Meanwhile, the ruling Liberal Democratic Party is proposing to change the gift tax scheme to benefit home buyers and promote housing demand. Under its proposal, the nontaxable limit for a financial gift would be raised from the current 5.5 million yen to 30 million yen when it is provided to help acquire homes.
But here again, Takahashi questioned whether the proposed steps can spur spending. “Even if the disparities between inheritance and gift taxes are drastically narrowed, there is no guarantee that younger generations will spend their money on homes.”
Indeed, many observers say changing inheritance and gift taxes would only cause asset transfers within the wealthy class, rather than redistributing wealth between classes.
While the ongoing tax reform discussion might lead to bitter revisions for many individual taxpayers, Takahashi said that businesses are likely to be the ones that benefit most.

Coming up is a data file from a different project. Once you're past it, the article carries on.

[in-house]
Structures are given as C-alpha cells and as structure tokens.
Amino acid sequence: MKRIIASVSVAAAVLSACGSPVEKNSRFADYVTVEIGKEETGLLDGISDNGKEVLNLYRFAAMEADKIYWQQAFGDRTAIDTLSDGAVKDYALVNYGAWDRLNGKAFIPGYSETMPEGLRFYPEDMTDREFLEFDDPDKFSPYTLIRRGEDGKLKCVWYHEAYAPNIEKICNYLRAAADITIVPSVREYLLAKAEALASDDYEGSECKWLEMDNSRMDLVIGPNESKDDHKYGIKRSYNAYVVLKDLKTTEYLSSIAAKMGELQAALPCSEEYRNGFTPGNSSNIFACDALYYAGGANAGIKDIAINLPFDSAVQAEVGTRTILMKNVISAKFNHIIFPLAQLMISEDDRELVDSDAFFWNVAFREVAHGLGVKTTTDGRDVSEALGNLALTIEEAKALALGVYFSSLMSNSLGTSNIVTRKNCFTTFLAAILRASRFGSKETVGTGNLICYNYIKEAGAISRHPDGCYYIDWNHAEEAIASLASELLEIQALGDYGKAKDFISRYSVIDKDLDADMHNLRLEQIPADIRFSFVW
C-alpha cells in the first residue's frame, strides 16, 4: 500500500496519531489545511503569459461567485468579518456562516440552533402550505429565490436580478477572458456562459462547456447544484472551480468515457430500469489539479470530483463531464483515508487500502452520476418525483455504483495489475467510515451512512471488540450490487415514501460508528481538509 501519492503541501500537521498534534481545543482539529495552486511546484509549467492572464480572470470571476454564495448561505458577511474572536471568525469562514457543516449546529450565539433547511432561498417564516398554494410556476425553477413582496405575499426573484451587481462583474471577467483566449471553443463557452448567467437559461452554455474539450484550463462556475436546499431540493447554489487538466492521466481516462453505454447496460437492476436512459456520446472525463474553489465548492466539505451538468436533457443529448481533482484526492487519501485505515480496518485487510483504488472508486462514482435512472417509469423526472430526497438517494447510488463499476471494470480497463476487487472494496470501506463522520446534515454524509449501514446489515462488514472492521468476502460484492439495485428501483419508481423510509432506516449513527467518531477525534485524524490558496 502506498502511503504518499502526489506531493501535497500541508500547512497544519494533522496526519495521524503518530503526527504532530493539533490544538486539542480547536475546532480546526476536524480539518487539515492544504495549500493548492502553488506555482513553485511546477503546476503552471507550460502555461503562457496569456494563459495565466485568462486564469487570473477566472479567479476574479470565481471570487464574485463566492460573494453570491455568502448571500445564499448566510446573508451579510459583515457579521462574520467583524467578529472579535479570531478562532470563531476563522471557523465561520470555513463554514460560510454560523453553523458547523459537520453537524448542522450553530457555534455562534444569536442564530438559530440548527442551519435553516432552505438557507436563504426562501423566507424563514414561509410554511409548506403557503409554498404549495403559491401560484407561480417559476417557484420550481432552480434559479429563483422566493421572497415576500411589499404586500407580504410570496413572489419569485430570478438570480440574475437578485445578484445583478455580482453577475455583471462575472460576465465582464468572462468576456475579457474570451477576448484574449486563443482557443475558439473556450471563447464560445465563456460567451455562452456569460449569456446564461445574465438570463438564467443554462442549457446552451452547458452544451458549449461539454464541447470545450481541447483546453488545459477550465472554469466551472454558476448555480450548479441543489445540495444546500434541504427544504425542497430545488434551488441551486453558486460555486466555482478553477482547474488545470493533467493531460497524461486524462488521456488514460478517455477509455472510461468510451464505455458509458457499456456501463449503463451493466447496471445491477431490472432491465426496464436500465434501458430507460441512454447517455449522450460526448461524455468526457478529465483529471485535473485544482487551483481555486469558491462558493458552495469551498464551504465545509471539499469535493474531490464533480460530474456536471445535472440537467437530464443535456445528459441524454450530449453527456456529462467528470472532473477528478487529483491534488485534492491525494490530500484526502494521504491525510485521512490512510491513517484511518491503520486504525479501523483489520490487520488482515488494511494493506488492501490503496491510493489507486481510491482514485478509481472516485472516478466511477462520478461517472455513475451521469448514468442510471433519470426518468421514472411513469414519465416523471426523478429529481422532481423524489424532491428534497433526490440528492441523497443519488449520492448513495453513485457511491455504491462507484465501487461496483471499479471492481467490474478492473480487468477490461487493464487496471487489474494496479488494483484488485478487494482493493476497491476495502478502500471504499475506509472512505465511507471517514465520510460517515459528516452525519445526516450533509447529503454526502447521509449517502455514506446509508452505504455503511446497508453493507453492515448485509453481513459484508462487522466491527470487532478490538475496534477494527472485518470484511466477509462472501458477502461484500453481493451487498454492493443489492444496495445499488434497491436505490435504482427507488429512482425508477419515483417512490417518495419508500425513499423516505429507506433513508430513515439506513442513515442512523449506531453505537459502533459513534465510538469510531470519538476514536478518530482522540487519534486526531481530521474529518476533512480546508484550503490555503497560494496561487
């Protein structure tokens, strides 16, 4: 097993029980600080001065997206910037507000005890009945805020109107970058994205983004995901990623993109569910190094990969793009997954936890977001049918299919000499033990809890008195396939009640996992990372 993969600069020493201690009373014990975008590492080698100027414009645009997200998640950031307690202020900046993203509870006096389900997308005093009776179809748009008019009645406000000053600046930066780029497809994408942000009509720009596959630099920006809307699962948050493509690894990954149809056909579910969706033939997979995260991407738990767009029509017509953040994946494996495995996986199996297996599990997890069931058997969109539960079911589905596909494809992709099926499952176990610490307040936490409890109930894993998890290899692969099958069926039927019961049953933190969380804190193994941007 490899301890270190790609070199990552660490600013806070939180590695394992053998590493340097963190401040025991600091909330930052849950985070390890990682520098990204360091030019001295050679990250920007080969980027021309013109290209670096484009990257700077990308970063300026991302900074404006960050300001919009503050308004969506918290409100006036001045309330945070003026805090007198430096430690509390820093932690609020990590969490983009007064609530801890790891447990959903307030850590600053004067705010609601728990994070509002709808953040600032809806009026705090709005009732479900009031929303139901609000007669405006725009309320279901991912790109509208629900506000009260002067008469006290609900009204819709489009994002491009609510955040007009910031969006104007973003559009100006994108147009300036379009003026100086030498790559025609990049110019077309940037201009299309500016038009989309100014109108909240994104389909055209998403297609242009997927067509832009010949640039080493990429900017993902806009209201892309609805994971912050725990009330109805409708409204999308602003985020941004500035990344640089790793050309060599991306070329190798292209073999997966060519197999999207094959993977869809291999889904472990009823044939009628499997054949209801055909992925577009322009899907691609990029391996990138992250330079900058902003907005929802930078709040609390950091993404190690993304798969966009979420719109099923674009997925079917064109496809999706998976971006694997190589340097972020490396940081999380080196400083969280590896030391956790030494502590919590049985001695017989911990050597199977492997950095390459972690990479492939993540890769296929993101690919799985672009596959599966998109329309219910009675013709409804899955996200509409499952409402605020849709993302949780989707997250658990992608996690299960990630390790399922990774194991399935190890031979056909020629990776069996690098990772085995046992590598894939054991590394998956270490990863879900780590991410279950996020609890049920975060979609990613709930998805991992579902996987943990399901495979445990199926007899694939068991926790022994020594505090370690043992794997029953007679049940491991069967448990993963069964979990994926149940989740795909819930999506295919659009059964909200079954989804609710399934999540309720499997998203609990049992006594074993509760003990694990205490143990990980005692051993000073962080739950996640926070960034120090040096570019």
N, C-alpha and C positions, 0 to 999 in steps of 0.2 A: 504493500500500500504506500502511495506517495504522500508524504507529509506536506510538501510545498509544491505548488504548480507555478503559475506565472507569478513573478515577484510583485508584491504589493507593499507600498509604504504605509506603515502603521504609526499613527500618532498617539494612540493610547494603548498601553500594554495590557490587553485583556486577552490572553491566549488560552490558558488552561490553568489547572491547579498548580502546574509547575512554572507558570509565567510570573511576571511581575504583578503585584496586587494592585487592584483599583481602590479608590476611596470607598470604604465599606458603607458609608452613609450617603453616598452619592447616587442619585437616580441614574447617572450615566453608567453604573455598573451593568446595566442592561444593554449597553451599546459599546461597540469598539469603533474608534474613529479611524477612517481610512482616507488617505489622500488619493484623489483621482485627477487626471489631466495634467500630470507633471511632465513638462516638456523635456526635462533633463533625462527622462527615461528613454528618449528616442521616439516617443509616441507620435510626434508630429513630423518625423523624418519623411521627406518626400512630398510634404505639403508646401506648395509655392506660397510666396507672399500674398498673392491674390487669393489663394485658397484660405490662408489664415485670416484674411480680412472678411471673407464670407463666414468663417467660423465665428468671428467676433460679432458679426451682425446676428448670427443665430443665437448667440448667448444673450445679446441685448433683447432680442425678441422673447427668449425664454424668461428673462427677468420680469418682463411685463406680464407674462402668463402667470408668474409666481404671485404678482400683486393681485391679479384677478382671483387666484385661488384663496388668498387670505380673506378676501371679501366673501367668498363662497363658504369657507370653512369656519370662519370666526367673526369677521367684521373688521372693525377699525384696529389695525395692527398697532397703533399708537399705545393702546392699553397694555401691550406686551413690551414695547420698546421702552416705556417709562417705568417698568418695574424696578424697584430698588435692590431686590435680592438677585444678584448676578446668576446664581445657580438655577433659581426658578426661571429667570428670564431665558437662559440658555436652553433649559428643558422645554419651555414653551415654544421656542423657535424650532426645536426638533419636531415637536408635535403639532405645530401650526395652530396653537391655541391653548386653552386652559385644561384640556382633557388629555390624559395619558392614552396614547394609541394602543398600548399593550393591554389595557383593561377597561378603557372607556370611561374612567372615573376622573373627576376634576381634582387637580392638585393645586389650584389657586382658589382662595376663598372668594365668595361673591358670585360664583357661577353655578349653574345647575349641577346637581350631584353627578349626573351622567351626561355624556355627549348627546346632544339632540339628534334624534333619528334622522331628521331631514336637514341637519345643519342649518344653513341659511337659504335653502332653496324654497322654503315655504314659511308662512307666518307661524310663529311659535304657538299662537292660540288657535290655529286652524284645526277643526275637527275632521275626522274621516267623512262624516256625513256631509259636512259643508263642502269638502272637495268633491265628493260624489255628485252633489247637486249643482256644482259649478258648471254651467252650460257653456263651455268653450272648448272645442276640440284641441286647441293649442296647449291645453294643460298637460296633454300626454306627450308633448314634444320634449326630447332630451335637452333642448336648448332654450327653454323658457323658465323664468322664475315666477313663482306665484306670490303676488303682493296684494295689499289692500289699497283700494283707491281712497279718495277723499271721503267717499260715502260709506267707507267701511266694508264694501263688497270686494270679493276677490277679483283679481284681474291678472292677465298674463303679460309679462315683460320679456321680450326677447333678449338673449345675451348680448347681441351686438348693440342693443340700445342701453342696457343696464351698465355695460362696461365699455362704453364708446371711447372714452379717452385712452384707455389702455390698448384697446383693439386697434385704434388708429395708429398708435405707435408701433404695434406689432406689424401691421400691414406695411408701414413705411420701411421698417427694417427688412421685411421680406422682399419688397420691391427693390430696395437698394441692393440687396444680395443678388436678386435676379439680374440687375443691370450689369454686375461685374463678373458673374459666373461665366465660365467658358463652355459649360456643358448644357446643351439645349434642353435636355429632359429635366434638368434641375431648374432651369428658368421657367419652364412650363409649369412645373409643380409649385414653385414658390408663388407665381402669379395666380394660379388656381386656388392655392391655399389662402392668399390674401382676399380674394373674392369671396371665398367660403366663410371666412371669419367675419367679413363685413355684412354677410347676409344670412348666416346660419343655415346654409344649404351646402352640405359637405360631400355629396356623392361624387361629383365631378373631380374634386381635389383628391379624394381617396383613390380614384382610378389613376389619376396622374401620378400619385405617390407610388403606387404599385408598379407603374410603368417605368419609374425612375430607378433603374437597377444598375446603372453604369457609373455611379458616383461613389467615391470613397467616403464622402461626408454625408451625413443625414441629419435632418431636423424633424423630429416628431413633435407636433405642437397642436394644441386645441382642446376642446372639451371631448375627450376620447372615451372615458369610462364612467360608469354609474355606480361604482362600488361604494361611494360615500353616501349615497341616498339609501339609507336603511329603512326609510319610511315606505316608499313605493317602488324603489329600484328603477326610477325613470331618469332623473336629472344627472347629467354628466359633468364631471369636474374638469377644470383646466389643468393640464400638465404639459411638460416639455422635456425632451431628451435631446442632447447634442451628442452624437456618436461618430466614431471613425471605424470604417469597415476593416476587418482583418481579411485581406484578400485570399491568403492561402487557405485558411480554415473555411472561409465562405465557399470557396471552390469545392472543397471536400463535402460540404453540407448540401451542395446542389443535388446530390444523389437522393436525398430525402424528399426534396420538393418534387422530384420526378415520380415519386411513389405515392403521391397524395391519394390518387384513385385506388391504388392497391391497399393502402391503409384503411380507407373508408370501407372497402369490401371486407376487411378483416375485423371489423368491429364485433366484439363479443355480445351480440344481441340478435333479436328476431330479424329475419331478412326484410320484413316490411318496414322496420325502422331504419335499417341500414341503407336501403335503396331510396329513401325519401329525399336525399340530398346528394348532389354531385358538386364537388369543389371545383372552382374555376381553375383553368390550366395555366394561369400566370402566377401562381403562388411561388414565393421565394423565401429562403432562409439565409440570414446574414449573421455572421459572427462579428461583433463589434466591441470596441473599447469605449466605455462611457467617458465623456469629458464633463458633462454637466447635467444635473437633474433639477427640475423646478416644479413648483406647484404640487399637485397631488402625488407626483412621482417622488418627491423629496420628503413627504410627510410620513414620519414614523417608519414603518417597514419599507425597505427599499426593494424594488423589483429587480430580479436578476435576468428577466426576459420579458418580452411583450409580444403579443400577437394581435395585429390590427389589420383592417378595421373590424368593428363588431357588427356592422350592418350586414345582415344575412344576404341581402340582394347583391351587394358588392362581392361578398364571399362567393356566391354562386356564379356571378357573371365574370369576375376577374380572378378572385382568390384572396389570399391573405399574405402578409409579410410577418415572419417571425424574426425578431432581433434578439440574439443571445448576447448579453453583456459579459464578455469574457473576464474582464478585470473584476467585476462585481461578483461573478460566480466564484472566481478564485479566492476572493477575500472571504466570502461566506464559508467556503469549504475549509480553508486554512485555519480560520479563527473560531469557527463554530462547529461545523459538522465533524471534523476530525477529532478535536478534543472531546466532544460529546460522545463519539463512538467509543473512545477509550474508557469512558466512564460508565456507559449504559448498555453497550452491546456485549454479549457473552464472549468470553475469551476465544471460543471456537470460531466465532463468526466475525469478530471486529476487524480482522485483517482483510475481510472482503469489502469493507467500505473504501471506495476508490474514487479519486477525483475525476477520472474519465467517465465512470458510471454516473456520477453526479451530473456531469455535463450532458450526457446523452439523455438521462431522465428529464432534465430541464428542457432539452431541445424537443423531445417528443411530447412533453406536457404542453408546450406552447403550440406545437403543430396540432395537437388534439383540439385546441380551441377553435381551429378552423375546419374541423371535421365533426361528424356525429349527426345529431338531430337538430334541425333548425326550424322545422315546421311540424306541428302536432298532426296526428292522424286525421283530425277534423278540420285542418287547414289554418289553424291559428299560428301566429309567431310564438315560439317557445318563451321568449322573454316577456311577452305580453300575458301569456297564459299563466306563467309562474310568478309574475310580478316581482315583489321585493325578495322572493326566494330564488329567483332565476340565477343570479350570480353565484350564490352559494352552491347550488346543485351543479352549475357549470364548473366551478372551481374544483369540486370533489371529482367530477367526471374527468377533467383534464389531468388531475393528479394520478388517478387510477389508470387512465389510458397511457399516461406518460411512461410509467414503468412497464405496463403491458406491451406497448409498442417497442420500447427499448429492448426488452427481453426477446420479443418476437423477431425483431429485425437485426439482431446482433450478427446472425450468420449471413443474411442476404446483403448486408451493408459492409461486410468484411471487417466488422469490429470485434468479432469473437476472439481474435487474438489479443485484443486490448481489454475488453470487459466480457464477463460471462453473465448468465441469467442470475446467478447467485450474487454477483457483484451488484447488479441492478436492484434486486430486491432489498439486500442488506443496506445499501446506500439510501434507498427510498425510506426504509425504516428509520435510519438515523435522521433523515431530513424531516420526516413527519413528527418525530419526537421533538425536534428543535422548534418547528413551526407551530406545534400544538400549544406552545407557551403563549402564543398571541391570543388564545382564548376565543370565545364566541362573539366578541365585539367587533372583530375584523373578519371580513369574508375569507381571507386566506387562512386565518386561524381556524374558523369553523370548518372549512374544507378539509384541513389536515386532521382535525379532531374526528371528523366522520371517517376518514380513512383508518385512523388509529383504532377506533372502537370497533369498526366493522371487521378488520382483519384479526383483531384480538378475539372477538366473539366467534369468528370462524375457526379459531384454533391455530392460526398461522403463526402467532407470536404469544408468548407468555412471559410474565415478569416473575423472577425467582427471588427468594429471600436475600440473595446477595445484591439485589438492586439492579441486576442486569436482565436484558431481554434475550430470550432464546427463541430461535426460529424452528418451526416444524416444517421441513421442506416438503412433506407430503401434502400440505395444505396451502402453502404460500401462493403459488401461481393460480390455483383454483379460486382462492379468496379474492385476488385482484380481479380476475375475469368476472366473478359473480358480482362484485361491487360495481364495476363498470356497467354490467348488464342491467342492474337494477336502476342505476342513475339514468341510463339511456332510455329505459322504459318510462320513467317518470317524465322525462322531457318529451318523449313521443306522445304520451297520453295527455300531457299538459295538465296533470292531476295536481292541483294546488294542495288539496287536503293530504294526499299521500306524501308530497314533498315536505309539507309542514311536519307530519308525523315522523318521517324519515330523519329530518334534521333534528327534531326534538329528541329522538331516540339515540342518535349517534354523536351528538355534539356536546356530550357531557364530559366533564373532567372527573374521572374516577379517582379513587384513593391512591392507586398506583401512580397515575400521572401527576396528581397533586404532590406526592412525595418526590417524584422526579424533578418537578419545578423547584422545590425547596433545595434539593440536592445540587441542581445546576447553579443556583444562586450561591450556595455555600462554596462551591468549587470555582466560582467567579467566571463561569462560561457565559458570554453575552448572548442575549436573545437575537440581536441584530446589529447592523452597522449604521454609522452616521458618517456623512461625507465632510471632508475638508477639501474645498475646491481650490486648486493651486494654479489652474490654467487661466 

The tax reform outline released by the economic council features tax incentives for businesses to spur investment in information technology and research and development in a bid to enhance their competitiveness.
Also proposed by the council is a reduction in the effective corporate tax rate — now at 40.87 percent — or the taxes that businesses actually pay to both the central and local governments.
The Finance Ministry, however, claims the current level is on par with other major industrialized nations, including the 40.75 percent in the United States. Tax Commission head Ishi has also ruled out such steps.
Given the discord within the government, Takagi of Meiji University questioned whether the government understands the urgent need to shore up the economy. “Now is the time to employ all available tax measures to squarely tackle Japan’s persisting deflation,” he said.
Fiscal policy minister Heizo Takenaka, who plays a central role in the economic council, has said the council will “take economic conditions into account,” hinting that some tax cuts might be front-loaded to be implemented in the current fiscal year to stimulate the economy.